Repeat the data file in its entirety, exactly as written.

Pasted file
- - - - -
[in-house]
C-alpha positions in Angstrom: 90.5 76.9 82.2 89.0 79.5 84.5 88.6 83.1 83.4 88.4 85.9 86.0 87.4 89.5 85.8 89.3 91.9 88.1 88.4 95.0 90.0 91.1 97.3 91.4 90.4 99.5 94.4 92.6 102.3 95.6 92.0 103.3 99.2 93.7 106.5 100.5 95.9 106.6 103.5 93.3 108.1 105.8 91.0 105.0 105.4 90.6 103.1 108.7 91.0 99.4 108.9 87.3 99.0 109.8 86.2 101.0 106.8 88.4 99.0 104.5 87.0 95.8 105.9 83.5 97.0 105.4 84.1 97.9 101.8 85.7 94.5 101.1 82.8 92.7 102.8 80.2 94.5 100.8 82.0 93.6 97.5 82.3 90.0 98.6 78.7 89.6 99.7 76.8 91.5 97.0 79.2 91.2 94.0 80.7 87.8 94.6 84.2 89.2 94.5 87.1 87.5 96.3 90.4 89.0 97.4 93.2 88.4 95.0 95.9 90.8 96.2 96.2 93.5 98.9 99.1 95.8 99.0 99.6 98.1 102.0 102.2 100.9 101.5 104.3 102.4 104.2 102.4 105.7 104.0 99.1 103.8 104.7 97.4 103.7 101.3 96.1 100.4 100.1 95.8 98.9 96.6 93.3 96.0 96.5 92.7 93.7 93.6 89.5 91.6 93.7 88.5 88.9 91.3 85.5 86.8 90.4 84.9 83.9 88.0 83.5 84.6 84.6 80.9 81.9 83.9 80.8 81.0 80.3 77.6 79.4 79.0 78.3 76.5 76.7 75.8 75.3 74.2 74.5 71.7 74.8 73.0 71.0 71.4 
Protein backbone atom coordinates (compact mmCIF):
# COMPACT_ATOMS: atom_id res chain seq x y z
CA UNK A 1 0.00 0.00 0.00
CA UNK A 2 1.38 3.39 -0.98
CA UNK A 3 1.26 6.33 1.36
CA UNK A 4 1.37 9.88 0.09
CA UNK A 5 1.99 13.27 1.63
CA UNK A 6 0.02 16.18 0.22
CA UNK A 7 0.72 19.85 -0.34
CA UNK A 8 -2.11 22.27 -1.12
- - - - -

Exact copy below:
[in-house]
C-alpha positions in Angstrom: 90.5 76.9 82.2 89.0 79.5 84.5 88.6 83.1 83.4 88.4 85.9 86.0 87.4 89.5 85.8 89.3 91.9 88.1 88.4 95.0 90.0 91.1 97.3 91.4 90.4 99.5 94.4 92.6 102.3 95.6 92.0 103.3 99.2 93.7 106.5 100.5 95.9 106.6 103.5 93.3 108.1 105.8 91.0 105.0 105.4 90.6 103.1 108.7 91.0 99.4 108.9 87.3 99.0 109.8 86.2 101.0 106.8 88.4 99.0 104.5 87.0 95.8 105.9 83.5 97.0 105.4 84.1 97.9 101.8 85.7 94.5 101.1 82.8 92.7 102.8 80.2 94.5 100.8 82.0 93.6 97.5 82.3 90.0 98.6 78.7 89.6 99.7 76.8 91.5 97.0 79.2 91.2 94.0 80.7 87.8 94.6 84.2 89.2 94.5 87.1 87.5 96.3 90.4 89.0 97.4 93.2 88.4 95.0 95.9 90.8 96.2 96.2 93.5 98.9 99.1 95.8 99.0 99.6 98.1 102.0 102.2 100.9 101.5 104.3 102.4 104.2 102.4 105.7 104.0 99.1 103.8 104.7 97.4 103.7 101.3 96.1 100.4 100.1 95.8 98.9 96.6 93.3 96.0 96.5 92.7 93.7 93.6 89.5 91.6 93.7 88.5 88.9 91.3 85.5 86.8 90.4 84.9 83.9 88.0 83.5 84.6 84.6 80.9 81.9 83.9 80.8 81.0 80.3 77.6 79.4 79.0 78.3 76.5 76.7 75.8 75.3 74.2 74.5 71.7 74.8 73.0 71.0 71.4 
Protein backbone atom coordinates (compact mmCIF):
# COMPACT_ATOMS: atom_id res chain seq x y z
CA UNK A 1 0.00 0.00 0.00
CA UNK A 2 1.38 3.39 -0.98
CA UNK A 3 1.26 6.33 1.36
CA UNK A 4 1.37 9.88 0.09
CA UNK A 5 1.99 13.27 1.63
CA UNK A 6 0.02 16.18 0.22
CA UNK A 7 0.72 19.85 -0.34
CA UNK A 8 -2.11 22.27 -1.12